The Boston College Theatre Department’s 2017-2017 season is off to a dynamic start! Check out the glowing reviews below for the dual production Waiting for Lefty & Still Waiting, directed by Patricia Riggin.
And be sure to mark your calendars for the upcoming BC Theatre Department shows, The Misanthrope November 16th-20th! Click here for the Facebook event details or here for the Theatre Department website for more information about this scathing comedic satire written by Molière! Boston College’s performance, directed by Dr. Theresa Lang ,shouldn’t be missed, especially with the BC Theatre Department in such fine form (read the theatre review below to see what we’re talking about).
Review By Alexa Villareal
BC Theatre Department‘s dual production of Waiting for Lefty & Still Waiting is a unique take on Clifford Odets original play, Waiting for Lefty, that brings workers’ struggles to the modern day. Code Blue by Kade Snodgrass, Labrats by Melinda Lopez, and Pipe Dreams by Sheri Wilner make up & Still Waiting, the second portion of the performance. The four individual plays convey a powerful message that reminds us that unions and workers’ struggles are not merely problems of the past, but are painfully present today.
The intricate set does a spectacular job of representing both the past and the present. Large suspended steel beams take up the center stage, contrasted by the digital images that were on the sides of the stage. During the Waiting for Lefty portion of the play, the digital images portrayed images from the early twentieth century of people picketing and on strike for workers rights. For the second half of the performance, the digital images changed to match the appropriate theme for the other three plays and the focal point on stage shifted from the old steel beams to more modern features.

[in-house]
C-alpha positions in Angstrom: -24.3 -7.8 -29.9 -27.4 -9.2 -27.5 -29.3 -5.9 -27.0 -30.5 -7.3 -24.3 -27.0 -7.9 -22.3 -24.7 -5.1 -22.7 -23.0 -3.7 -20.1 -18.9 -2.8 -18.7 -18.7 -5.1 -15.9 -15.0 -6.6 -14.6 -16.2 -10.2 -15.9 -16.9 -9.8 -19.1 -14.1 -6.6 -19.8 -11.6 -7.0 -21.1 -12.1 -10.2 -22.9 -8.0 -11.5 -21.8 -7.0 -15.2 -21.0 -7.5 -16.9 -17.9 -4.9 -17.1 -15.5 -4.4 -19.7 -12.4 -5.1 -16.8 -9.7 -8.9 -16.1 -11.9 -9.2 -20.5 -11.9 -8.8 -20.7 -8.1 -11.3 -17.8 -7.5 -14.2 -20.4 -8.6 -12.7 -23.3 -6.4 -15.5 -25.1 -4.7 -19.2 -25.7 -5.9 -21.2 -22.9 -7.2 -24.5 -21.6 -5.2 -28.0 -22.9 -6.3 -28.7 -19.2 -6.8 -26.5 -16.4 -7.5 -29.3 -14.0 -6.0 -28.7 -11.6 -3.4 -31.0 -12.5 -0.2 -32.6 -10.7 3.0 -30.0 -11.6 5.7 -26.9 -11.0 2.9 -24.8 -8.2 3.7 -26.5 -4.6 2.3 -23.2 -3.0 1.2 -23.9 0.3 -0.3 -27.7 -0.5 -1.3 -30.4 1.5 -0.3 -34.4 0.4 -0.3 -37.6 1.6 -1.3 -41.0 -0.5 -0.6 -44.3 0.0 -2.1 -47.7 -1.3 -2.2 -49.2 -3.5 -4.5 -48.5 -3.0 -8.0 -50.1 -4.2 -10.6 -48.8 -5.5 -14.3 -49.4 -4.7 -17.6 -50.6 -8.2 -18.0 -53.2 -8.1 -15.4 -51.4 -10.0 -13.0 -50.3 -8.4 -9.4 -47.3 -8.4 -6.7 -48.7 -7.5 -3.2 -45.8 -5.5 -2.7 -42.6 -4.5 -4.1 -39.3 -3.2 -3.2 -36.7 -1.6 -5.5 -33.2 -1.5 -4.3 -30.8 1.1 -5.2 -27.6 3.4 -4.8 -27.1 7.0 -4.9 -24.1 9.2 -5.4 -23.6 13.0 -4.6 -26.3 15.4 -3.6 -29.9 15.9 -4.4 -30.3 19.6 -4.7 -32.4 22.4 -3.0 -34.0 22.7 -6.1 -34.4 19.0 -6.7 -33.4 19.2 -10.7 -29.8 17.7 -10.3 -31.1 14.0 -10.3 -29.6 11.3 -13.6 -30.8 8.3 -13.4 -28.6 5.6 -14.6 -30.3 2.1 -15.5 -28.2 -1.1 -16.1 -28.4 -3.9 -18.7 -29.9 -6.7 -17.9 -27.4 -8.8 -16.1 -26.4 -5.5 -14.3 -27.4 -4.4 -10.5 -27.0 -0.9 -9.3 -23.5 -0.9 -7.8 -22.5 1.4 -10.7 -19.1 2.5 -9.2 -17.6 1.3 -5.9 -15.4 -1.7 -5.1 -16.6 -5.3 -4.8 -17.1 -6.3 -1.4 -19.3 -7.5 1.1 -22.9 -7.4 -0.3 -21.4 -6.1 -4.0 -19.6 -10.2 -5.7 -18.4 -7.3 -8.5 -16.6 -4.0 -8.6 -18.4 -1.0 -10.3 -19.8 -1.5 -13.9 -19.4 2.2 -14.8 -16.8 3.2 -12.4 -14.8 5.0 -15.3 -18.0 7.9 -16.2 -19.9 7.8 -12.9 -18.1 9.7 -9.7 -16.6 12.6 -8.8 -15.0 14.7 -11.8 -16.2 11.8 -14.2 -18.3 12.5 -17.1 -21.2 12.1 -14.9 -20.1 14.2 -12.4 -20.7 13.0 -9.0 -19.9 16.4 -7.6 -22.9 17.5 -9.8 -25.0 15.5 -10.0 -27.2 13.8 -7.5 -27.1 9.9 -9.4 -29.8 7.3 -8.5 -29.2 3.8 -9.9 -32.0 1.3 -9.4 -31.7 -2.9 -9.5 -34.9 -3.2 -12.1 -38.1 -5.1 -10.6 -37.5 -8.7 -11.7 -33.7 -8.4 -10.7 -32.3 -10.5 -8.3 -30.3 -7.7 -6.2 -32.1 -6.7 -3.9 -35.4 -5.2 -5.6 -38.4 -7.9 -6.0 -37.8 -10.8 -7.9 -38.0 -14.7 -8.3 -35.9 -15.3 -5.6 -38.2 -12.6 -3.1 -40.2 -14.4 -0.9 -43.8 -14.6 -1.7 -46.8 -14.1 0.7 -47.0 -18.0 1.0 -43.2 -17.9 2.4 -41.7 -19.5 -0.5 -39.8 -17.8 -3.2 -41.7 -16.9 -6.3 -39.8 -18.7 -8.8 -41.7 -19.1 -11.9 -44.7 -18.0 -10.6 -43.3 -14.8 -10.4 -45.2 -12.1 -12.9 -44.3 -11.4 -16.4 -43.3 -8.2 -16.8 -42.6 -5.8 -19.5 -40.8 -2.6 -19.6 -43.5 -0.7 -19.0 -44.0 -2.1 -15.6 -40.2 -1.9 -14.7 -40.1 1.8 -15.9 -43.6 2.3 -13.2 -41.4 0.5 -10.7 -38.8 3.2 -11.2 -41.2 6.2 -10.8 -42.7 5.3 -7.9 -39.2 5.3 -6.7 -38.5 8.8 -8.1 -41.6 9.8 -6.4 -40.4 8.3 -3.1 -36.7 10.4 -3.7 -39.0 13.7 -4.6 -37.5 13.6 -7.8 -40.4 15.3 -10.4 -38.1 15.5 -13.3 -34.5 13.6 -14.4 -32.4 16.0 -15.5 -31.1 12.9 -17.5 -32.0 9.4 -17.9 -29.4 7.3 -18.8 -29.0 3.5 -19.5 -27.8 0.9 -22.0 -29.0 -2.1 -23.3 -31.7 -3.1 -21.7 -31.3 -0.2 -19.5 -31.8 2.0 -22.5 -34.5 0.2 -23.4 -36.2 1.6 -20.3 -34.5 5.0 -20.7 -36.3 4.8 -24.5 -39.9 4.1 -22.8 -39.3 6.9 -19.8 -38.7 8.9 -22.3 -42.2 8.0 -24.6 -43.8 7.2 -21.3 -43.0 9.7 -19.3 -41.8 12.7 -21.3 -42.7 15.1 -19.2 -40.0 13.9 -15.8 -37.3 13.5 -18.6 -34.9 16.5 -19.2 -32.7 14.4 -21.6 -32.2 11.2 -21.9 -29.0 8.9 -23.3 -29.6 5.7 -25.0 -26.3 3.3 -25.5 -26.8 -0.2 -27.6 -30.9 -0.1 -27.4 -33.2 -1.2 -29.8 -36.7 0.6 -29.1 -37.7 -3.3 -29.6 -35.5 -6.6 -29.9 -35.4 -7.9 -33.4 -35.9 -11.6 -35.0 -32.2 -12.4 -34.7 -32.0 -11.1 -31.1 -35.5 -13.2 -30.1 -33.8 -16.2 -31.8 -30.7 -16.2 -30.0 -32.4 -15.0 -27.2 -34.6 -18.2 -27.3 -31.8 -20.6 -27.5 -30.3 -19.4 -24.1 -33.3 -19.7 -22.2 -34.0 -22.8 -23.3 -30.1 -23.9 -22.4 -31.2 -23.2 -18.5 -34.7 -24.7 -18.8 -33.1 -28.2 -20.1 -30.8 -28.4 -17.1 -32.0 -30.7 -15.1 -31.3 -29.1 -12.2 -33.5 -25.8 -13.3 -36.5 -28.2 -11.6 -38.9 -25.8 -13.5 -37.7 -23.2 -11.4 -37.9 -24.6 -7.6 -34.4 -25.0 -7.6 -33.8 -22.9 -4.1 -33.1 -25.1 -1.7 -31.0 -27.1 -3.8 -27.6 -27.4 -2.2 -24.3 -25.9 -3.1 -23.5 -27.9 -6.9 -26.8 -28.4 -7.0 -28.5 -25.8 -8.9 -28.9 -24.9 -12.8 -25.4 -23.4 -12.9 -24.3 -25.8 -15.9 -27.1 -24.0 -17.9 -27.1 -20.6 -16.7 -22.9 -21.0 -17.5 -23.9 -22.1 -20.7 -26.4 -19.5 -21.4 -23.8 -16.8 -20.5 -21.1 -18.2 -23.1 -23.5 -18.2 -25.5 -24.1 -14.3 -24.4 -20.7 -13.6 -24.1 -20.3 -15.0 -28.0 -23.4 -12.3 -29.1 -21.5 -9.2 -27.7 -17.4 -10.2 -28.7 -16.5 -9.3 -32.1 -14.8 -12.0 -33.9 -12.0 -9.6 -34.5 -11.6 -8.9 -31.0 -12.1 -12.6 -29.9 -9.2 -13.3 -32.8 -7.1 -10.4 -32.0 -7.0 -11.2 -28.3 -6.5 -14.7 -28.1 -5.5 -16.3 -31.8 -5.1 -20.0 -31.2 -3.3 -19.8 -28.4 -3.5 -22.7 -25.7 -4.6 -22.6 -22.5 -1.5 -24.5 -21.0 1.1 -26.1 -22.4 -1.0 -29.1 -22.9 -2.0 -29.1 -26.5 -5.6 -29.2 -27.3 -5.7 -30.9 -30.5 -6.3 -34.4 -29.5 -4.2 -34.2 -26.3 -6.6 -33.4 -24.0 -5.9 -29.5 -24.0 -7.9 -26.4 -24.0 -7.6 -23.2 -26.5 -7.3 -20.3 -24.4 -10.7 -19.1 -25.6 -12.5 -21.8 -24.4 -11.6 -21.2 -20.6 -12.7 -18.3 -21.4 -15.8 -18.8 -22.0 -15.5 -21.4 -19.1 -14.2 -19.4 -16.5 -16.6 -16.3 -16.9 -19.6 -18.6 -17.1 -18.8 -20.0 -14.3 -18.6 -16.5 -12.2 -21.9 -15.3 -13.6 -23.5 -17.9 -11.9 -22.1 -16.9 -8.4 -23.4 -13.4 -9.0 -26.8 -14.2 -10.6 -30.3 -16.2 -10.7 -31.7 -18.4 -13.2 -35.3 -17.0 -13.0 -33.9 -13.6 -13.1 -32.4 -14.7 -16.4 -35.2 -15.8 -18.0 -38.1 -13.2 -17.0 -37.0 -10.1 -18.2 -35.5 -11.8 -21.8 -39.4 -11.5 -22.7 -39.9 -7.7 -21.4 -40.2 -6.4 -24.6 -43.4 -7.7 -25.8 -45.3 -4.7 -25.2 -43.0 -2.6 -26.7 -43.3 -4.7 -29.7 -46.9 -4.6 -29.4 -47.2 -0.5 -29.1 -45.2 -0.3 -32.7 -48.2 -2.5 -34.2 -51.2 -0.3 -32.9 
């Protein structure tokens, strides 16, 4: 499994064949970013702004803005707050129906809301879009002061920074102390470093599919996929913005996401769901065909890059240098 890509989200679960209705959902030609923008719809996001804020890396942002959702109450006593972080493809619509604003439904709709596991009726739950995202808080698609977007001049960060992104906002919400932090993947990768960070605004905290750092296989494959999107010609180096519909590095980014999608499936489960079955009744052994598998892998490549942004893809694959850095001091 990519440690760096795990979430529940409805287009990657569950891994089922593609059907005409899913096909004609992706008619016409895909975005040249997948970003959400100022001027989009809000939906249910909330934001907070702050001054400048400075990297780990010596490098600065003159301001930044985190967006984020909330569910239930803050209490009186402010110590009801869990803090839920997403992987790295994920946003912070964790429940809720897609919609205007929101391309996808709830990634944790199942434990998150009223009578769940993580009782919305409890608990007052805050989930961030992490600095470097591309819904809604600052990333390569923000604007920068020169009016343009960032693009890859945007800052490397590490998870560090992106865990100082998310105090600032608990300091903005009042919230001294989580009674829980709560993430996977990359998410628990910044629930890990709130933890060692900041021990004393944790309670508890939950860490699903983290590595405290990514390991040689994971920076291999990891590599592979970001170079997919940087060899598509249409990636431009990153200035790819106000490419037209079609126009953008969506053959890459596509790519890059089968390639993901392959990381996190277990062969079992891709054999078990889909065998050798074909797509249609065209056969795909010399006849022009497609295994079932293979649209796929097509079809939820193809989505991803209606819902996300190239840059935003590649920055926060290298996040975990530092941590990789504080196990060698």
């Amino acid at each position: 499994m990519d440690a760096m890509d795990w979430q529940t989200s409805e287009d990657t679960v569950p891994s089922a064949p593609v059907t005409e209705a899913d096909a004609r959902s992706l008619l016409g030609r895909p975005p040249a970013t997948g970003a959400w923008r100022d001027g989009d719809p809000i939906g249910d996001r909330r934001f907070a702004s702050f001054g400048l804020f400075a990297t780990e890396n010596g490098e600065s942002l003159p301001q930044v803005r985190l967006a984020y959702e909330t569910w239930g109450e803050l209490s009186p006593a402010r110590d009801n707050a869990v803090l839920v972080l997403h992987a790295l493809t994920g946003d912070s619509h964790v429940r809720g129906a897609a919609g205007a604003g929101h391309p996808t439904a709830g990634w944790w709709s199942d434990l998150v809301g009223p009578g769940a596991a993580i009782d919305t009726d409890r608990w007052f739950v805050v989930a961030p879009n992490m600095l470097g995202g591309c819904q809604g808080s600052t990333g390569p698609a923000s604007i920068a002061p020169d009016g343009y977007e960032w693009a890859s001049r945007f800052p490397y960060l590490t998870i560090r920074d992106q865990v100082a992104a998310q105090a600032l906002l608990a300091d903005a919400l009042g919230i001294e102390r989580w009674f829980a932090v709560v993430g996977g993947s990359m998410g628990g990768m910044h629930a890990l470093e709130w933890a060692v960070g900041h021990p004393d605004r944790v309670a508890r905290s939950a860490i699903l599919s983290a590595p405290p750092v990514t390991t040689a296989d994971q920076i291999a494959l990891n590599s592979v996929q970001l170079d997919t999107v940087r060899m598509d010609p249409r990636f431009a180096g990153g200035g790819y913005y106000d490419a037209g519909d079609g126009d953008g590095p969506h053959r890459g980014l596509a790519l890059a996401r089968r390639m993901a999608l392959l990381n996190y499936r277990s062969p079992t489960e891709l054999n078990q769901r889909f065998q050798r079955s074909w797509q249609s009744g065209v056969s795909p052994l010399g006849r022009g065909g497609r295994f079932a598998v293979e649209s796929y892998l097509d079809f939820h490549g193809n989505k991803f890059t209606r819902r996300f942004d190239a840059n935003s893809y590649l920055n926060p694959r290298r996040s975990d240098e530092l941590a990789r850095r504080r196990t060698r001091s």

The actors did a spectacular job at portraying the various problems individuals and families face when they are not being treated fairly by the workplace. Waiting For Lefty told the stories of raw, emotional fights, like the fight between the broke taxi driver, Joe (Michael Pisaturo), and his wife, Edna (Michaela Dolishny), to Dr. Barnes (Christine Schmitt) and Dr. Benjamin (Stephen Kiely). The desperation and conflict felt in the individual characters stories was contrasted with the spine-chilling scenes of unity, where the entire cast presented a united front, accompanied by guitars and fiddles, to protest the treatment of workers.
In an impassioned performance of Code Blue by Cassie Chapados, Michaela Dolishny, Clare Zhou and Lexi Auth, the actresses embodied the modern day struggle of nurses, and the inner conflicts they faced: having to chose between demanding their profession allow them to care for themselves, or caring for their patients. Labrats shows the discrimination that still exists within governments and organizations today through a moving testimony of the character Omar (Raymond Norville) who has to choose between providing opportunities for his wife and children and doing the research he believes is important. Cassie Chapados and Michael Pisaturo and their portrayal of Florrie and Joe, two plumbers both awaiting a life-changing opportunity to become a plumbers apprentice, showcase the conflicts between two equally desperate people, both fighting the injustices of the work world.